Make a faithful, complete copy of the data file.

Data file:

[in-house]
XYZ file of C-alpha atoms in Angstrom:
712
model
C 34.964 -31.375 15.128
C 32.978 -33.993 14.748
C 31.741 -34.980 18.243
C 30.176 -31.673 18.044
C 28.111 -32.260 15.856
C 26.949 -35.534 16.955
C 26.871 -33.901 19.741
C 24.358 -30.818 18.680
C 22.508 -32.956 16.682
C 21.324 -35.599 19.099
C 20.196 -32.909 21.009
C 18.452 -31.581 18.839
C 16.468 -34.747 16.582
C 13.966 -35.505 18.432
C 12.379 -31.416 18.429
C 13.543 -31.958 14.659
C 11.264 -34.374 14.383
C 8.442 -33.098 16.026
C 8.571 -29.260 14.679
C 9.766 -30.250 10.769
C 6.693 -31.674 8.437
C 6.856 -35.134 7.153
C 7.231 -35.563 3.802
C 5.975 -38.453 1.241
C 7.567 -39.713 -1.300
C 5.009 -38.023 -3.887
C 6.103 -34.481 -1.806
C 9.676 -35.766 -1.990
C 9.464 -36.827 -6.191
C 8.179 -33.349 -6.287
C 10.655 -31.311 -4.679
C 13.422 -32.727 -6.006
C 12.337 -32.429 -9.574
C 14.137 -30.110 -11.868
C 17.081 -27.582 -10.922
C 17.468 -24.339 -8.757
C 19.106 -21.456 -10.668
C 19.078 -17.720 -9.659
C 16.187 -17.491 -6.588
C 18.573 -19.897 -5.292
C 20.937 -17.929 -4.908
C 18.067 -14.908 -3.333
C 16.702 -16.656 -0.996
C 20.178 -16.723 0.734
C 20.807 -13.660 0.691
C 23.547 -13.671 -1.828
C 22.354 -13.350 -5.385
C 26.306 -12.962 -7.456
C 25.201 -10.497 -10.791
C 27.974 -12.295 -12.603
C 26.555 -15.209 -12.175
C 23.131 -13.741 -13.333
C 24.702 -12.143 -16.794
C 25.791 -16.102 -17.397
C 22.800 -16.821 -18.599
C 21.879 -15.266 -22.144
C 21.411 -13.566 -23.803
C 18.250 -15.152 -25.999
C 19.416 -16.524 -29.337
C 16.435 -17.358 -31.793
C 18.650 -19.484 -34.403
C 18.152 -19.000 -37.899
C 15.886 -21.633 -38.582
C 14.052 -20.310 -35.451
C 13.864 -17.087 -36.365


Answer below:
[in-house]
XYZ file of C-alpha atoms in Angstrom:
712
model
C 34.964 -31.375 15.128
C 32.978 -33.993 14.748
C 31.741 -34.980 18.243
C 30.176 -31.673 18.044
C 28.111 -32.260 15.856
C 26.949 -35.534 16.955
C 26.871 -33.901 19.741
C 24.358 -30.818 18.680
C 22.508 -32.956 16.682
C 21.324 -35.599 19.099
C 20.196 -32.909 21.009
C 18.452 -31.581 18.839
C 16.468 -34.747 16.582
C 13.966 -35.505 18.432
C 12.379 -31.416 18.429
C 13.543 -31.958 14.659
C 11.264 -34.374 14.383
C 8.442 -33.098 16.026
C 8.571 -29.260 14.679
C 9.766 -30.250 10.769
C 6.693 -31.674 8.437
C 6.856 -35.134 7.153
C 7.231 -35.563 3.802
C 5.975 -38.453 1.241
C 7.567 -39.713 -1.300
C 5.009 -38.023 -3.887
C 6.103 -34.481 -1.806
C 9.676 -35.766 -1.990
C 9.464 -36.827 -6.191
C 8.179 -33.349 -6.287
C 10.655 -31.311 -4.679
C 13.422 -32.727 -6.006
C 12.337 -32.429 -9.574
C 14.137 -30.110 -11.868
C 17.081 -27.582 -10.922
C 17.468 -24.339 -8.757
C 19.106 -21.456 -10.668
C 19.078 -17.720 -9.659
C 16.187 -17.491 -6.588
C 18.573 -19.897 -5.292
C 20.937 -17.929 -4.908
C 18.067 -14.908 -3.333
C 16.702 -16.656 -0.996
C 20.178 -16.723 0.734
C 20.807 -13.660 0.691
C 23.547 -13.671 -1.828
C 22.354 -13.350 -5.385
C 26.306 -12.962 -7.456
C 25.201 -10.497 -10.791
C 27.974 -12.295 -12.603
C 26.555 -15.209 -12.175
C 23.131 -13.741 -13.333
C 24.702 -12.143 -16.794
C 25.791 -16.102 -17.397
C 22.800 -16.821 -18.599
C 21.879 -15.266 -22.144
C 21.411 -13.566 -23.803
C 18.250 -15.152 -25.999
C 19.416 -16.524 -29.337
C 16.435 -17.358 -31.793
C 18.650 -19.484 -34.403
C 18.152 -19.000 -37.899
C 15.886 -21.633 -38.582
C 14.052 -20.310 -35.451
C 13.864 -17.087 -36.365